What is the best leadership style?

When it comes down to selecting the best leadership style, there is not necessarily a one size fits all approach. Different working environments, and of course different teams and their roles might all require a different style of leadership. You might be inclined to default towards a style of leadership you prefer, however, it is better if you are aware of all the different styles of leadership, and adjust your leadership style according to the circumstances you are facing.

In saying that, the most popular leadership style is the democratic leadership style. This adopts the approach that employees, no matter their position and rank in the team or organisation, have an input into the decision, however, the leader must make the final call. 

On the other hand, the least used leadership style is the delegative leadership type. Research has found that this type of leadership leads to the lowest productivity in its team members as it is the least controlling and the leader relies on the team to produce on their own.

Online leadership courses

Upskillist – Leadership and Management

This course provides the opportunity for the leader to develop their leadership style and obtain the skills and insights needed to successfully master the art of leading and managing in the work world.

Upskillist – What kind of leader are you

This course provides an introduction to leadership skills and competencies in the workplace. By defining leadership and determining what type of leader you are, you will get a better understanding of why leadership makes a difference in individuals, teams and an organisation.

Upskillist – Coaching for leaders (COMING SOON IN 2023)

This course is specifically designed for managers/leaders who believe in creating success through others. The influence of coaching opens opportunities to lead toward increased accountability, improved resilience, healthier relationships, more innovative thinking and better performance. This course aims to focus mostly on the acquiring of coaching skills and the coaching ‘way of being’ elements, and covers the process aspects for when they are needed as a coaching leader.

Udemy – Think like a leader

This course is suitable for current or aspiring leaders in any kind of organisation, club, or new business. The course focuses on very actionable daily habits and strategies that, taken as a whole, can transform your leadership capabilities and success.

EdX – Becoming a successful leader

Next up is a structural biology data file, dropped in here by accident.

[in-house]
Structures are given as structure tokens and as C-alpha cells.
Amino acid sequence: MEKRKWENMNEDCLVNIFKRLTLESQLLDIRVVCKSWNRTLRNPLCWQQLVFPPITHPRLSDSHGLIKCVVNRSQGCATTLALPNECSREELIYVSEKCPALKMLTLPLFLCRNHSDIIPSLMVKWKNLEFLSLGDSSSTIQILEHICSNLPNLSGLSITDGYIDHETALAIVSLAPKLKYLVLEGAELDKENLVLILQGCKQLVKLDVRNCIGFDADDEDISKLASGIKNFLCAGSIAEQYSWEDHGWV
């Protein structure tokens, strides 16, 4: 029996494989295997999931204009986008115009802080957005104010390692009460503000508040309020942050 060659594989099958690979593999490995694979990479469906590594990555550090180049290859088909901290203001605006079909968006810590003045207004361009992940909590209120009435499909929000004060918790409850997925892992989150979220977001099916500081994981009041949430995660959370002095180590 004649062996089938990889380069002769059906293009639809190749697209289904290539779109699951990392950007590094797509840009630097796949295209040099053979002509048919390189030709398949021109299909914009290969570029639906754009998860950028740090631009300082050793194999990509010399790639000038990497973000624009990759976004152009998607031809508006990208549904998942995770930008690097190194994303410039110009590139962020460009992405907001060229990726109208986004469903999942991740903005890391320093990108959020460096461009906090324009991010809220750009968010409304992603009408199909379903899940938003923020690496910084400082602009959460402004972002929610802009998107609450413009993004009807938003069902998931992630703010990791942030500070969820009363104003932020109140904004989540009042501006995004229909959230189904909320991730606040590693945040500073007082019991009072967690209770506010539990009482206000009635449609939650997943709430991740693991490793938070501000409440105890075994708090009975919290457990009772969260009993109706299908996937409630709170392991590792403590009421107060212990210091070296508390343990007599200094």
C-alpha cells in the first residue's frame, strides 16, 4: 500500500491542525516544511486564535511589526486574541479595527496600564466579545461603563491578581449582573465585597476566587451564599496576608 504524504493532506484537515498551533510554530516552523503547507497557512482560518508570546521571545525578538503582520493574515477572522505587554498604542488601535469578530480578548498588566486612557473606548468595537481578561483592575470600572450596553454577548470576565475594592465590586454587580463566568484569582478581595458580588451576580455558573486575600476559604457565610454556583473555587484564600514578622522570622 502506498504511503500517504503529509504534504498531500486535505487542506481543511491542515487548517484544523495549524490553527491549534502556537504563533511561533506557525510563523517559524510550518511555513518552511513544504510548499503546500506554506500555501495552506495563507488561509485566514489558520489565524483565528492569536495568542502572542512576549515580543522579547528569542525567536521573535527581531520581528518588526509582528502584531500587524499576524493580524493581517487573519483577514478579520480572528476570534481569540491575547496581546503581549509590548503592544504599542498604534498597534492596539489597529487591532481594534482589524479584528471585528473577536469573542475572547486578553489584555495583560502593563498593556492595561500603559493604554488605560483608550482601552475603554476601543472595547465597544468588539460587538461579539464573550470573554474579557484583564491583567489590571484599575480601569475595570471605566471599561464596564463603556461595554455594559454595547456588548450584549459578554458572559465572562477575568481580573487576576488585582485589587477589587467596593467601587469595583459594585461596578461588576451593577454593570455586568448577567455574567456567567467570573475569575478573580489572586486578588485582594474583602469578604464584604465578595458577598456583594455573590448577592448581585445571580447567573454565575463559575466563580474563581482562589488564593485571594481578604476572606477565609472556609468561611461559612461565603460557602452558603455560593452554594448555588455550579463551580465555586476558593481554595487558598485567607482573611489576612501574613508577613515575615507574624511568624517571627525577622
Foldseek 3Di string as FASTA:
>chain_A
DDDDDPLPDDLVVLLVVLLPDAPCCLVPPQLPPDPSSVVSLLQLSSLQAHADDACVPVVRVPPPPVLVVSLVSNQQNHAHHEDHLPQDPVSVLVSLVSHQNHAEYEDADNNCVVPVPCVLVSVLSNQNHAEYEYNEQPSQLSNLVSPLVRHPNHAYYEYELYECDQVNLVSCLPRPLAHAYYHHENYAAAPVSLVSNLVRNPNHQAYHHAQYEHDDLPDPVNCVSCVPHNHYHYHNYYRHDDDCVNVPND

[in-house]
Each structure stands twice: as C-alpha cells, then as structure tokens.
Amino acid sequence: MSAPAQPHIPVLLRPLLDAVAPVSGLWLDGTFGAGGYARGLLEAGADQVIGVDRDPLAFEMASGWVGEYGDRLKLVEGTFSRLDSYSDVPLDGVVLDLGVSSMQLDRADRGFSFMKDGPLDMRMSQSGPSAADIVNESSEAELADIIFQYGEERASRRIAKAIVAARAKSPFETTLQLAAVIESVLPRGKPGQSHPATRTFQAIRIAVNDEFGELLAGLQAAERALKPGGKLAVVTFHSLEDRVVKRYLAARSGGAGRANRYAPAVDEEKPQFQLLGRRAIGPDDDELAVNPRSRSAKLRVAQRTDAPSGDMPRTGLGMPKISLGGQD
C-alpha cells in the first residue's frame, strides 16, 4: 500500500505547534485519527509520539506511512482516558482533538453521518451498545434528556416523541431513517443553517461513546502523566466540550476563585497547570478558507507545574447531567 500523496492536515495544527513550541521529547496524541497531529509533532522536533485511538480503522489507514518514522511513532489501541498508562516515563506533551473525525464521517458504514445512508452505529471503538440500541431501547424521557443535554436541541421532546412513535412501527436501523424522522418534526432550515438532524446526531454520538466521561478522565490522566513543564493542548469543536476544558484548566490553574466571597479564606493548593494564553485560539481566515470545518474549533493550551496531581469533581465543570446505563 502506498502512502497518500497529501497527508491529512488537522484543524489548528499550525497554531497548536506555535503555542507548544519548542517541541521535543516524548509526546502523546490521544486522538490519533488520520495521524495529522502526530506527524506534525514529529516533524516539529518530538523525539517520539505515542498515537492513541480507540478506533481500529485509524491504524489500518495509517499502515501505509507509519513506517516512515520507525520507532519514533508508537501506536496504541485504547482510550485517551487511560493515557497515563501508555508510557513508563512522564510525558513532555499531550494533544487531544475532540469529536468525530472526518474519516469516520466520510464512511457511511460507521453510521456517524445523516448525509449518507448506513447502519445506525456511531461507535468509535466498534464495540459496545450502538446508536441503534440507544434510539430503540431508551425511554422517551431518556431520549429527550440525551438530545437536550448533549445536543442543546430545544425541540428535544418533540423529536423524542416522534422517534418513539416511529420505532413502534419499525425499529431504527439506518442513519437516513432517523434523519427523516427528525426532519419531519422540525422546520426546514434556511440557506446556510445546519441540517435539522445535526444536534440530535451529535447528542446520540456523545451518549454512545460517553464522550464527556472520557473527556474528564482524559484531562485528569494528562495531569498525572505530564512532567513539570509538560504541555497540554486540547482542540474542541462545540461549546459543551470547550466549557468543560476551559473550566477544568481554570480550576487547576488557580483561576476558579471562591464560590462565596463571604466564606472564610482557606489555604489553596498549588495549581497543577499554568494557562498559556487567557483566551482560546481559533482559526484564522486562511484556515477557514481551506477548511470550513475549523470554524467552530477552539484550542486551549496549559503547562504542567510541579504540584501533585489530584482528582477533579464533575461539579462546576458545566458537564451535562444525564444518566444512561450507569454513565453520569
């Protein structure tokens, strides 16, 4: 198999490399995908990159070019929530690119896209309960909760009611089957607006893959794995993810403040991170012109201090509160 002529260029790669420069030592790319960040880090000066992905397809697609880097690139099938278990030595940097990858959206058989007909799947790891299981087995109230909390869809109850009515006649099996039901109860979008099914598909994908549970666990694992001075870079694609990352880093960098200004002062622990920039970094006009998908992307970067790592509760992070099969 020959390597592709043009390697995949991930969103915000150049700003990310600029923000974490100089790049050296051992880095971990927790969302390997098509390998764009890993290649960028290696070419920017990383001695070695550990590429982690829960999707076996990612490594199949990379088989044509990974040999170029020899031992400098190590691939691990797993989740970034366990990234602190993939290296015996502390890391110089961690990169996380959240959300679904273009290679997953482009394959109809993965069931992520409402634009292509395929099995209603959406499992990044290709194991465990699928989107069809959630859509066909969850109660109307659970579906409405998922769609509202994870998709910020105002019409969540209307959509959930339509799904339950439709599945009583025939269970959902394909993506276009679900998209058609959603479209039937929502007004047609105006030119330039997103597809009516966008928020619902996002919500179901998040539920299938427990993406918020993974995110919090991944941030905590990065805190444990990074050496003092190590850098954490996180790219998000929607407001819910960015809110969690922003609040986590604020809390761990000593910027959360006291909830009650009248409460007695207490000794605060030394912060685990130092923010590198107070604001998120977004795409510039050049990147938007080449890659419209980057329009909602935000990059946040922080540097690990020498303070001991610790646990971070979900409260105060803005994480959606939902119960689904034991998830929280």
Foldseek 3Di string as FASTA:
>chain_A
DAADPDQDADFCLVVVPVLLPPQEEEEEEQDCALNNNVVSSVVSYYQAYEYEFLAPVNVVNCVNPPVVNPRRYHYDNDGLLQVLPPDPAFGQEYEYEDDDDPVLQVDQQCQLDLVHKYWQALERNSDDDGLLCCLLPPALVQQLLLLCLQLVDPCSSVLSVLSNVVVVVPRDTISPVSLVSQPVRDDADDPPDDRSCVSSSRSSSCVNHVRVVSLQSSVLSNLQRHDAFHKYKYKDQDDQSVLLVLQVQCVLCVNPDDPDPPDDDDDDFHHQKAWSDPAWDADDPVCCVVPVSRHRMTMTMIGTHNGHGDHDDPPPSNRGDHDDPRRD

The course teaches you to embody empowerment, accountability, courage, and humility, key leadership skills linked to inclusive, successful teams.

EdX – Agile leadership principles and practices

This course is all about learning how to maximise the performance of a team in business or any other area. The course centers on two very teachable skills, facilitation, and communication. Agile leadership refers to leadership that redefines and redistributes team roles to leverage the team’s full talent and potential. 

Coursera – Building your leadership skills

This course emphasises self-awareness and self-confidence as the foundation upon which great leadership is built. It centers on a brand of leadership called “Savoir-Relier” (SR), which is based on trust and sense. The focus is strongly on leadership at the individual level, self-awareness, intuition, confidence, and trust.

LinkedIn learning – Coaching skills for managers and leader

This short course walks through the distinction between coaching, leading, and managing, and offers actionable tips and strategies for coaching in the business world. Students learn different coaching frameworks, how to set goals and give feedback as a coach, and how to work within the GROW coaching model. 

Upskillist - GROW coaching model

The GROW coaching model presented in this course can be used as a framework for your coaching conversations. The power of the GROW coaching model is that it leads to a clearly defined end result through four phases. The coachee is personally active in identifying problems and generating ideas for solutions. This means that anything that comes out of the coaching session has a lot of chance to stick.

Upskillist – Team management and motivation

The focus of this course is to develop and improve team collaboration, teamwork and company morale. It touches on many different aspects of leading a team, including the traditional meaning of work, the evolution of the workplace and employees in the modern working world. This course touches on teamwork, collaboration, team building, culture and managing different aspects in the working world, like change, diversity and culture.

Upskillist – Training Needs Analysis

In this course the process of identifying skills gaps within an organisation are covered, and guidance is provided on implementing correction strategies. In a changing world of work, employees value professional development and are more likely to join an organisation that promotes growth. In this course, the benefits of targeted learning are explored and the impact on the return on investment for employers is considered. The preparations needed to conduct a fair, valid and reliable analysis as well as the steps to conduct the training needs assessment in line with a project plan are all explored in great detail.